One of my favorite movie quotes is from INDEPENDENCE DAY, which has several comments worth quoting. In the scene when the heroes have just taken off to destroy the alien mother-ship, watching a super fast alien fighter plane doing impossible maneuvers, Will Smith says: “I have GOT to get me one of THESE!”

Yeah, I know, this movie was the one that had the TV advertisers declaring that “THIS IS THE MOVIE THAT WILL MAKE YOU PROUD TO BE AN AMERICAN.” I was skeptical at first, and that advertising line really had nothing to do with anything except to point out that if and when the world is called upon to fight aliens from outer space and save Earth, it will of course be Americans who lead the charge, as all nations of the world (especially real current enemy nations…such as Russia and Iraq) rally around at the battle cry of the American President.

Did they save the Earth? With Will Smith flying the space craft? On the outside chance that readers never saw INDEPENDENCE DAY, I don’t want to ruin the surprise ending. 🙂

What would I do with 90% more brain efficiency?


The Daily Prompt for today inspired me to break my bad case of writer’s block and get to work commenting on the question: what would I do if I could unlock the 90% of my brain that is closed, according to experts in the field that claim we humans only use about 10% of our brain capacity.

This is a thought that I have actually spent a lot of time thinking about. Half-joking, I maintain that my forgetfulness and absent-mindedness in recent months or years has been due to my brain becoming “full,” and making room by ejecting extraneous information out of my 80-year-old brain. My doctor assures me that my brain is fine, and in no danger of serious brain malfunctions any time soon. But truth be known, certain occurrences worry my writer’s brain.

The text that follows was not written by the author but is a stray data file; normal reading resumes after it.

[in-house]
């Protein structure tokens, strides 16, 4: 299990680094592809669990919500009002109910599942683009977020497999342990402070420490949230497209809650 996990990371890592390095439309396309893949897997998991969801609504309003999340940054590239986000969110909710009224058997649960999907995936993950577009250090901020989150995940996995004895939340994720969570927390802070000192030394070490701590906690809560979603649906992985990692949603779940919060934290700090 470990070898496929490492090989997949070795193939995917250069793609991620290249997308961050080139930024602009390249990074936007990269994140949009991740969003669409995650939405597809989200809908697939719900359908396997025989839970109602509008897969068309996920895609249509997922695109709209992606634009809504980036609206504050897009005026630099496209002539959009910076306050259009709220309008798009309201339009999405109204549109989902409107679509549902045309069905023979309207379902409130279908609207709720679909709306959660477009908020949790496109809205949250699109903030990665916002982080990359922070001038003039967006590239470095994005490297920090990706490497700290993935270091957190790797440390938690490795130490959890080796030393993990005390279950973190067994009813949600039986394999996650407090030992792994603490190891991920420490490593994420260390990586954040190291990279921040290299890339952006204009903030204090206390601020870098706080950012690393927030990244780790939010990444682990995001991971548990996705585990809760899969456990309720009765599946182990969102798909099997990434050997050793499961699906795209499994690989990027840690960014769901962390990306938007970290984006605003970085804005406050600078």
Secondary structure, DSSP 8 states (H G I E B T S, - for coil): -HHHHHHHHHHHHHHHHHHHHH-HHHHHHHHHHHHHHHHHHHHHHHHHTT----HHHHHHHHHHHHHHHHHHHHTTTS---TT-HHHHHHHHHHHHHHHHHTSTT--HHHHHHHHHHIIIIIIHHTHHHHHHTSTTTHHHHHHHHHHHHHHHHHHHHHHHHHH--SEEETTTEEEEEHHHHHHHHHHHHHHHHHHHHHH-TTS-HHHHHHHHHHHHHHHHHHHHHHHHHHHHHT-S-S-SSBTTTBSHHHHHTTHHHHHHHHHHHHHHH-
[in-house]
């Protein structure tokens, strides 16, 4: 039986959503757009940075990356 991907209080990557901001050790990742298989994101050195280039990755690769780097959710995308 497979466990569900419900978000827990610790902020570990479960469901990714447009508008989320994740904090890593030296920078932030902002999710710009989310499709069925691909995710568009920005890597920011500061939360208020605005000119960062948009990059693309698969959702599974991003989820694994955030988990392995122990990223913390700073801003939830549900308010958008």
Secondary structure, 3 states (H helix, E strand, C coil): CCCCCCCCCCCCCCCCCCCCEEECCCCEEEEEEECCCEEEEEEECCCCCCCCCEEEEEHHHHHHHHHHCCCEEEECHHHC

The thing that bothers me the most is when I cannot think of a word, or a precise word, in the middle of a sentence. I am a fast typist, and have always been a writer, and often the words that I needed just seemed to flow from my fingers through my keyboard. Often I have found that in reading or proof-reading my own words, at times the product has seemed foreign to me–as if written by someone else.

This feeling of detachment from my work, a news article or university student paper, has flowed from somewhere in the brain reservoir. A couple of years I tackled the NaNoWriMo project November Novel Writing Month, in which participants spend the month of November writing a 60,000 word novel. The rules are fairly flexible, except that it is supposed to be an original piece of work that is not a work in progress.

I did not complete the novel that I was working on. However, I did follow the rules of sitting down at my keyboard and writing…no plot, no characters, not even an outline. Although those were not specifically forbidden. My goal was to see if I could do it. In a long stream of consciousness, in which there was no stopping for correcting typos or looking up information or spelling…or even reading it over for cohesive continuity and fact-checking. The thing is to just try to allow the novel to unfold–completely without a plan.